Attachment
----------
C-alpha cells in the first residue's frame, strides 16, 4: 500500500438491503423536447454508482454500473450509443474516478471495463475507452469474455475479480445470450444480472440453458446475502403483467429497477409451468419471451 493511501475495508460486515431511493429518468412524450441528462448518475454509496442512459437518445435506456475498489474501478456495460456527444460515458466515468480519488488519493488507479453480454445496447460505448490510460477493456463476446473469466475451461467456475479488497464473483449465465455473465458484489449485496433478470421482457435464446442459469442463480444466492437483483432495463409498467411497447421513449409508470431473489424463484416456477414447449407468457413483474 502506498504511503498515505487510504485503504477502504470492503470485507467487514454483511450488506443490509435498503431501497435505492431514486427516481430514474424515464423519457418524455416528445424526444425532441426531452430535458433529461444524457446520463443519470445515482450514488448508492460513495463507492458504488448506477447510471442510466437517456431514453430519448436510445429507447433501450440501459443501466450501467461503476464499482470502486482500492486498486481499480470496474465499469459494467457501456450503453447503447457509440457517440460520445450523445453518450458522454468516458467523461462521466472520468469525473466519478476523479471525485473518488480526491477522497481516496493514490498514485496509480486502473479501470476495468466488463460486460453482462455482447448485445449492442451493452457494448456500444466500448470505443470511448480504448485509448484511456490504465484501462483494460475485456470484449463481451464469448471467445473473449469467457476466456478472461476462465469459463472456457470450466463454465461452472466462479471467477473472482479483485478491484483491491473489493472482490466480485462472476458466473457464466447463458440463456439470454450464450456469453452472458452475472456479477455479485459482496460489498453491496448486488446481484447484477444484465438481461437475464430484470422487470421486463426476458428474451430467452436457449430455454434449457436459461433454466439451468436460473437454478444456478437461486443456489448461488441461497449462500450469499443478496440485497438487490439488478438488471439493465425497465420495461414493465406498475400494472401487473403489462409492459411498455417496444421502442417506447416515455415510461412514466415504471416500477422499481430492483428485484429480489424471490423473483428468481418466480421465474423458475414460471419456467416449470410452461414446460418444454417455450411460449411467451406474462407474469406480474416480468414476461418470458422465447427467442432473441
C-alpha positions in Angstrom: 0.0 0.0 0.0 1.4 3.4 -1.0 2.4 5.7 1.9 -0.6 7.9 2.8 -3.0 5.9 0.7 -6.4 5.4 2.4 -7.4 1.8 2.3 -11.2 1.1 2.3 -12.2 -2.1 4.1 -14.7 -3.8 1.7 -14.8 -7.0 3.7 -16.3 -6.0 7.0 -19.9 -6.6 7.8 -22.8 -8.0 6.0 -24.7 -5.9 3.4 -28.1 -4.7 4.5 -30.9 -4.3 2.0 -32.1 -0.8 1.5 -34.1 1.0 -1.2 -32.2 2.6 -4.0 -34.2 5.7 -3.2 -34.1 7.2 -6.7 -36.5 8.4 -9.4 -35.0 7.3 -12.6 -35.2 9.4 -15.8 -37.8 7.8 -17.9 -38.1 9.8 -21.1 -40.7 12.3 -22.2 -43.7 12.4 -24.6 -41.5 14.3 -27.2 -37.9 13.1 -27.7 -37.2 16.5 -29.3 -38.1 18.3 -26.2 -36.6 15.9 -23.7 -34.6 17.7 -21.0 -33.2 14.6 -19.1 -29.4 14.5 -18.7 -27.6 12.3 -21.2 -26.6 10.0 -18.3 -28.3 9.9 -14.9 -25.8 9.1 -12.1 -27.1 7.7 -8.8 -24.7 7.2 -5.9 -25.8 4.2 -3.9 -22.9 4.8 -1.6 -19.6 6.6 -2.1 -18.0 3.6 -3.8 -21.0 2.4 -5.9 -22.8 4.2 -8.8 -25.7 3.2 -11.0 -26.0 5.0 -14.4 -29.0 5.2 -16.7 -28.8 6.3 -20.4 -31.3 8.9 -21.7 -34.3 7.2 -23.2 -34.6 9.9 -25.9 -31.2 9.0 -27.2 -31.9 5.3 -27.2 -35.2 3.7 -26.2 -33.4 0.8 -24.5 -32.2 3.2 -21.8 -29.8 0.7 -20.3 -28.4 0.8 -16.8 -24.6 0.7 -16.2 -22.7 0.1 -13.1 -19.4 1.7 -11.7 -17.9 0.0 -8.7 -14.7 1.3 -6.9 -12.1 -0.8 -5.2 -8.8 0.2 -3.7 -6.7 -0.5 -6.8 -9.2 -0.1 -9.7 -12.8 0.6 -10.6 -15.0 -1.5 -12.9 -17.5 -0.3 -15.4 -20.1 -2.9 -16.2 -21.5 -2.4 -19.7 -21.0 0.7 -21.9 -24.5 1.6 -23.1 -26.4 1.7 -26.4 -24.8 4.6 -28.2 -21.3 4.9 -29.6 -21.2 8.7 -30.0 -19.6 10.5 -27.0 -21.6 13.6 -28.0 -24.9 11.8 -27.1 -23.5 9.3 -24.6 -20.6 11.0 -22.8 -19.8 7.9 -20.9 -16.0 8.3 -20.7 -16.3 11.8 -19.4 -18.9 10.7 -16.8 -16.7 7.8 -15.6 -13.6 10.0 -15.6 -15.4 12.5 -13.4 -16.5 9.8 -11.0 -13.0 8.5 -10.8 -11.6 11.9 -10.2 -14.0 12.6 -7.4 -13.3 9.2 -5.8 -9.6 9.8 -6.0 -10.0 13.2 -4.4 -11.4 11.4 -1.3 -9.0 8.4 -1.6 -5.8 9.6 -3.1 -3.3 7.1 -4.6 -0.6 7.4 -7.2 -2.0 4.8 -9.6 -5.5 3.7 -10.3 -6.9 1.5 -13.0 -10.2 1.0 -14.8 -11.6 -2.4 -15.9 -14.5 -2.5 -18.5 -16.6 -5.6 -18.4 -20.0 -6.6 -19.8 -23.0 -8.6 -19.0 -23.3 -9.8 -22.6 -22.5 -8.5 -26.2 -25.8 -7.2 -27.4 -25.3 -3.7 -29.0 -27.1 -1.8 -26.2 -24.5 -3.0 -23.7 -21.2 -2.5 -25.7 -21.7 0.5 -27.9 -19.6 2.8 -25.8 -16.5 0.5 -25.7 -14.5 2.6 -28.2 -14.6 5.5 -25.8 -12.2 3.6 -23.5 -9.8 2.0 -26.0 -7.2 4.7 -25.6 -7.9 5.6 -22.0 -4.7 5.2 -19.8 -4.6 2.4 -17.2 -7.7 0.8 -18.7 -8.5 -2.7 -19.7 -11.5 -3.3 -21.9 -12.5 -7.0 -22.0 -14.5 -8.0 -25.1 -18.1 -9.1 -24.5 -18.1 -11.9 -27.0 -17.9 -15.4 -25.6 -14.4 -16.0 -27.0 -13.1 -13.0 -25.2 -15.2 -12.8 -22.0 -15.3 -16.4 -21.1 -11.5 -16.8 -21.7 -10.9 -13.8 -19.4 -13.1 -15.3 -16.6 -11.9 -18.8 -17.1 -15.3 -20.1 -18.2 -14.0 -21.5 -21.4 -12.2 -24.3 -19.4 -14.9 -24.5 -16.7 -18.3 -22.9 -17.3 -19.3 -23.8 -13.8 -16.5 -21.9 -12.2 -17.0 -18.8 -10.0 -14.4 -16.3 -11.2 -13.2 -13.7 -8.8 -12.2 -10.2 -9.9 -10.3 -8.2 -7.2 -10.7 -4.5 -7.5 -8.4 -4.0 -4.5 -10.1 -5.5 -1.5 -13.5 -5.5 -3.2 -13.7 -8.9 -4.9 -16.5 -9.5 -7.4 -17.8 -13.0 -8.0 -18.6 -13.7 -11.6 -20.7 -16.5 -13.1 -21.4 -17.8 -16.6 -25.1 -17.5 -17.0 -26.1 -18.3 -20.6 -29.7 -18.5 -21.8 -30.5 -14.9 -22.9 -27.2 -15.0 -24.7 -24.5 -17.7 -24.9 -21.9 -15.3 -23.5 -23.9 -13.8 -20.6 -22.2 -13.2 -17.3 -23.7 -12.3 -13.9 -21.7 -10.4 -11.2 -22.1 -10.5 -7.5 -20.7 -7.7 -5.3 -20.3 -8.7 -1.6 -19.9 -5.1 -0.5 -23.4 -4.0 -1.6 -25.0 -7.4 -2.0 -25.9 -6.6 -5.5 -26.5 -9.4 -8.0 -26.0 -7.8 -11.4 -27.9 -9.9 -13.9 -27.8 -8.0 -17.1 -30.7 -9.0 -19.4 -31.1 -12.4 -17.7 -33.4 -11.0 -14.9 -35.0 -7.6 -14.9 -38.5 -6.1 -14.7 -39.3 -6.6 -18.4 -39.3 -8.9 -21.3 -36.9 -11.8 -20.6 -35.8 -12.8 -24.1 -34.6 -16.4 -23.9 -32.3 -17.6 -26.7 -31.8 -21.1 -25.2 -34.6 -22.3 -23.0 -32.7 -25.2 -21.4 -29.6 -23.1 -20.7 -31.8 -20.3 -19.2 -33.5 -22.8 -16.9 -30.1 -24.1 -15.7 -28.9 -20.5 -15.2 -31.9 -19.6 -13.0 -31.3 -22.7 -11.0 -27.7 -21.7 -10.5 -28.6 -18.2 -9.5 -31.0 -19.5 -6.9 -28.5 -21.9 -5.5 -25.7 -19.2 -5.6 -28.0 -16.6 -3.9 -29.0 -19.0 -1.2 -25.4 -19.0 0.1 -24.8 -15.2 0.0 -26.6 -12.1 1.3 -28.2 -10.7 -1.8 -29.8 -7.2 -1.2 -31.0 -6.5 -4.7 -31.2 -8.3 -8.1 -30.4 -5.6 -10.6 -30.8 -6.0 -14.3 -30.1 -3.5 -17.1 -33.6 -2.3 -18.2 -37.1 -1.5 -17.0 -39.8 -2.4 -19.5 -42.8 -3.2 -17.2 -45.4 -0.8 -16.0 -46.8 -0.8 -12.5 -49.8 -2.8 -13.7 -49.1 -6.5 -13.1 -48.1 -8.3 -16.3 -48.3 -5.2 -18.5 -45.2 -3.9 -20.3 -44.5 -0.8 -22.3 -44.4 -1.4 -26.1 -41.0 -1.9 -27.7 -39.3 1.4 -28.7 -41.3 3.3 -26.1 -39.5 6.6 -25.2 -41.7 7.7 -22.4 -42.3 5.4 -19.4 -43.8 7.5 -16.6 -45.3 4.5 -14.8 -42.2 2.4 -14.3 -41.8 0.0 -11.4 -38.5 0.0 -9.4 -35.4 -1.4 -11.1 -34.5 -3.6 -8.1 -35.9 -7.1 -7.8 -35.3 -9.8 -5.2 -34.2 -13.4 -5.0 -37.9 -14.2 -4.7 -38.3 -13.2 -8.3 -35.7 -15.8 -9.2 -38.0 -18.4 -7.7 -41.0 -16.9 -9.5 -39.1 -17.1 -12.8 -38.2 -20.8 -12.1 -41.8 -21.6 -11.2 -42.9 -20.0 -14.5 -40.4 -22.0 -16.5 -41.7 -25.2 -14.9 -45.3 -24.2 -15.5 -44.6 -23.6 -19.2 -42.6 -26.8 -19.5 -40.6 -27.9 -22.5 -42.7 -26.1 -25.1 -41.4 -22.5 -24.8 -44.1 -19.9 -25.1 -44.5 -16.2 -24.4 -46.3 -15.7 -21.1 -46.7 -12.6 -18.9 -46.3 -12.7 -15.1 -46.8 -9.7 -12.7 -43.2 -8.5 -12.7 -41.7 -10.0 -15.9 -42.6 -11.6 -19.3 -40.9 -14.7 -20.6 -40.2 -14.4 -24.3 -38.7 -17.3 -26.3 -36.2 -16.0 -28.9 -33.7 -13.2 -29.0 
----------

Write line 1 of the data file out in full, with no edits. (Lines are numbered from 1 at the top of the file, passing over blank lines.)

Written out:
C-alpha cells in the first residue's frame, strides 16, 4: 500500500438491503423536447454508482454500473450509443474516478471495463475507452469474455475479480445470450444480472440453458446475502403483467429497477409451468419471451 493511501475495508460486515431511493429518468412524450441528462448518475454509496442512459437518445435506456475498489474501478456495460456527444460515458466515468480519488488519493488507479453480454445496447460505448490510460477493456463476446473469466475451461467456475479488497464473483449465465455473465458484489449485496433478470421482457435464446442459469442463480444466492437483483432495463409498467411497447421513449409508470431473489424463484416456477414447449407468457413483474 502506498504511503498515505487510504485503504477502504470492503470485507467487514454483511450488506443490509435498503431501497435505492431514486427516481430514474424515464423519457418524455416528445424526444425532441426531452430535458433529461444524457446520463443519470445515482450514488448508492460513495463507492458504488448506477447510471442510466437517456431514453430519448436510445429507447433501450440501459443501466450501467461503476464499482470502486482500492486498486481499480470496474465499469459494467457501456450503453447503447457509440457517440460520445450523445453518450458522454468516458467523461462521466472520468469525473466519478476523479471525485473518488480526491477522497481516496493514490498514485496509480486502473479501470476495468466488463460486460453482462455482447448485445449492442451493452457494448456500444466500448470505443470511448480504448485509448484511456490504465484501462483494460475485456470484449463481451464469448471467445473473449469467457476466456478472461476462465469459463472456457470450466463454465461452472466462479471467477473472482479483485478491484483491491473489493472482490466480485462472476458466473457464466447463458440463456439470454450464450456469453452472458452475472456479477455479485459482496460489498453491496448486488446481484447484477444484465438481461437475464430484470422487470421486463426476458428474451430467452436457449430455454434449457436459461433454466439451468436460473437454478444456478437461486443456489448461488441461497449462500450469499443478496440485497438487490439488478438488471439493465425497465420495461414493465406498475400494472401487473403489462409492459411498455417496444421502442417506447416515455415510461412514466415504471416500477422499481430492483428485484429480489424471490423473483428468481418466480421465474423458475414460471419456467416449470410452461414446460418444454417455450411460449411467451406474462407474469406480474416480468414476461418470458422465447427467442432473441